Automobile girls at newp.., p.1
Automobile Girls at Newport; Or, Watching the Summer Parade,
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"The Automobile Girls" Were Fairly Started._Frontispiece._]
The Automobile Girls at Newport
Watching the Summer Parade
By LAURA DENT CRANE
Author of The Automobile Girls in the Berkshires, The Automobile Girls Along the Hudson, Etc., Etc.
PHILADELPHIA HENRY ALTEMUS COMPANY
Copyright, 1910, by Howard E. Altemus
CHAPTER PAGE I. Barbara to the Rescue 7 II. Lost, Strayed or Stolen 16 III. Ruth's Perfect Plan 30 IV. Mother's Secret 39 V. The Glorious Start 47 VI. What Happened the First Day 59 VII. Showing Their Mettle 71 VIII. "For We Are Jolly Good Fellows!" 86 IX. Only Girls 93 X. Enter Gladys and Mr. Townsend 104 XI. Newport at Last 111 XII. A Week Later 121 XIII. The Night of the Ball 131 XIV. Barbara's Secret 142 XV. Ruth in Danger 150 XVI. Help Arrives 162 XVII. The Fortune-Tellers 169 XVIII. A Word to the Wise 180 XIX. "Eyeology" 190 XX. Ruth Wakes Up! 204 XXI. The Capture of the Butterfly 213 XXII. The Tennis Tournament 224 XXIII. Brought to Bay 236 XXIV. Good-Bye to Newport 242
THE AUTOMOBILE GIRLS AT NEWPORT
CHAPTER I--BARBARA TO THE RESCUE
"Pink hair ribbons!"
Barbara Thurston's brown, bright face seemed to twinkle all over, as sheclinked a yellow coin on the marble top of the little sewing table.
"Silk stockings!" chorused Mollie Thurston gleefully. "Wasn't it theluckiest thing that the hotel people wanted so many berries this year!"And she, too, sent a gold piece spinning over the smooth surface. "But,perhaps, we won't be invited after all," she sighed.
"Nonsense!" rejoined Barbara energetically. "When Grace Carter saysshe'll fix a thing, you can wager she will. She's known Ruth Stuart forthree summers now, and she's told us we'd be invited to Ruth's partythis year. I can read the invitations already. The only thing worryingme was what we'd wear. Now the strawberry crop has turned out so well,and mother's a brick, and will let us use our money as we wish--I thinkwe're fixed. Then--who knows?"
"I am sure Ruth Stuart's lots of fun when you get to know her,"interrupted Mollie eagerly. "If Cousin Gladys wasn't boarding at thehotel with her, we'd have met her long before. Isn't Gladys a stuck-upgoose? Never mind. We'll have the laugh on her when she sees us at theparty. Let's be de-lighted to meet her. I should love to watch her whenshe is fussed!"
"After all," mused Barbara, thoughtfully, "her father was in partnershipwith papa. It's mighty funny that uncle got all the money. I wonder----"She stopped playing with her gold piece and gazed thoughtfully out ofthe sitting room window at the hot, empty, yellow road that ran so nearthe tiny cottage.
Barbara Thurston was sixteen, Mollie just two years younger, and nearlyall their lives had been spent in that little cottage. John Thurston,the girls' father, had died suddenly when Mollie was only three yearsold.
He had been at that time in the wholesale clothing business with hiswife's brother, Ralph Le Baron, and was supposed to be a rich man. Butwhen his affairs were settled up, his brother-in-law, the executor,announced that a very small interest in the business remained to Mrs.Thurston. He hinted, darkly, at stock speculation on her husband's part,and poor Mrs. Thurston, overcome by grief, had not wanted to questiondeeply.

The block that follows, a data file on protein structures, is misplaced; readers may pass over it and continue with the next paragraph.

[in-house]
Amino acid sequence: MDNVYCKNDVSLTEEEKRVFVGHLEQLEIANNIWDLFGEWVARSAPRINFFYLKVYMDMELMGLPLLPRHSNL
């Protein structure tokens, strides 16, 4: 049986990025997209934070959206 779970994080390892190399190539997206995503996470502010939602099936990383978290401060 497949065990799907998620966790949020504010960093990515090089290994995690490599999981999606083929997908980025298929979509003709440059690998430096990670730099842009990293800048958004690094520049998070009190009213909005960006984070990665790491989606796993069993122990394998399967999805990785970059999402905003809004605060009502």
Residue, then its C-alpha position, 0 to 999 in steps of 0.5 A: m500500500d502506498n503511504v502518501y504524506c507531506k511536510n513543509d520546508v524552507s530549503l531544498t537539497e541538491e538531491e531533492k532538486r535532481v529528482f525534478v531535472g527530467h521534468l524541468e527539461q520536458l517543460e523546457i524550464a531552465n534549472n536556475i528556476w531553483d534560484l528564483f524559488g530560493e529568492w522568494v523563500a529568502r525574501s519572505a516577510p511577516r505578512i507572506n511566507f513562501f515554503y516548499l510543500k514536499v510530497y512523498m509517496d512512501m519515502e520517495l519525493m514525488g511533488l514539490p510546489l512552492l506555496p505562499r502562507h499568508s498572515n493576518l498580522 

She, herself, happened to own the little cottage, in Kingsbridge, inwhich she and her brother had lived as children. Acting on his advice,she settled there with her two little girls, and had remained eversince, subsisting on the small income her brother regularly transmittedto her from her dead husband's tiny business interest. Le Baron and hiswife, with their daughter, Gladys, usually spent the summer inKingsbridge, at the one "summer hotel" in the place; but intercoursebetween the two families had come to be little sought on either side.Kingsbridge was a quiet little village in New Jersey, and, except forthe summer visitors, there was little gayety. Gladys Le Baron,especially, had shown herself icily oblivious of the existence of heryounger cousins, Barbara and Mollie.
These two were delightful examples of self-reliant young America.Barbara, the elder, looked a regular "nut-brown maid," with chestnuthair that never would "stay put," and usually a mischievous twinkle inthe brown eyes beneath the straying locks. But there was plenty ofgenuinely forceful energy stored away in her slim, well-knit young body,and her firm chin and broad forehead told both of determination andintelligence.
Her sister, Mollie, was fair, with lovely curling blond hair, and aquaint drollery of speech that won her many friends. Both sisters hadgrown up quietly, helping their mother about the house, as they couldafford no servant, going to the village school, and, when they wantedanything beyond the plainest necessities of life, earning it.
This summer both had set their hearts on "really-truly" party clothes,not "hand-me-downs." Their friend, Grace Carter, daughter of SquireCarter, the village dignitary, had promised them invitations to "theevent of the season," the party to be given by her friend Ruth Stuart, arich Western girl who quite recently had come to spend her summer atKingsbridge. And didn't Ruth Stuart live at the same hotel with GladysLe Baron, the snobbish cousin?
To meet the enemy on her own ground, and to have the fun of a partybesides, was certainly worth picking strawberries for, thought Barbaraand Mollie. So they scoured the country round for the sweet wild onesthe hotel visitors liked best. Now each of the girls was fingeringgleefully her twenty-dollar gold-piece that meant many days' work in thepast, but pretty dresses in the future.
The prospect was too alluring for Barbara to spend much time inwondering about the real "why" of their fallen fortunes, though thequestion had come to her before, and would again. Now she was ready tojoin Mollie in eager planning as to "just what they'd get."
"Go get a pencil and paper, Molliekins, and we'll set it all down," shelaughed.
Mollie went into the further room and Barbara waited, eyesabsent-mindedly fixed on the yellow stretch of road.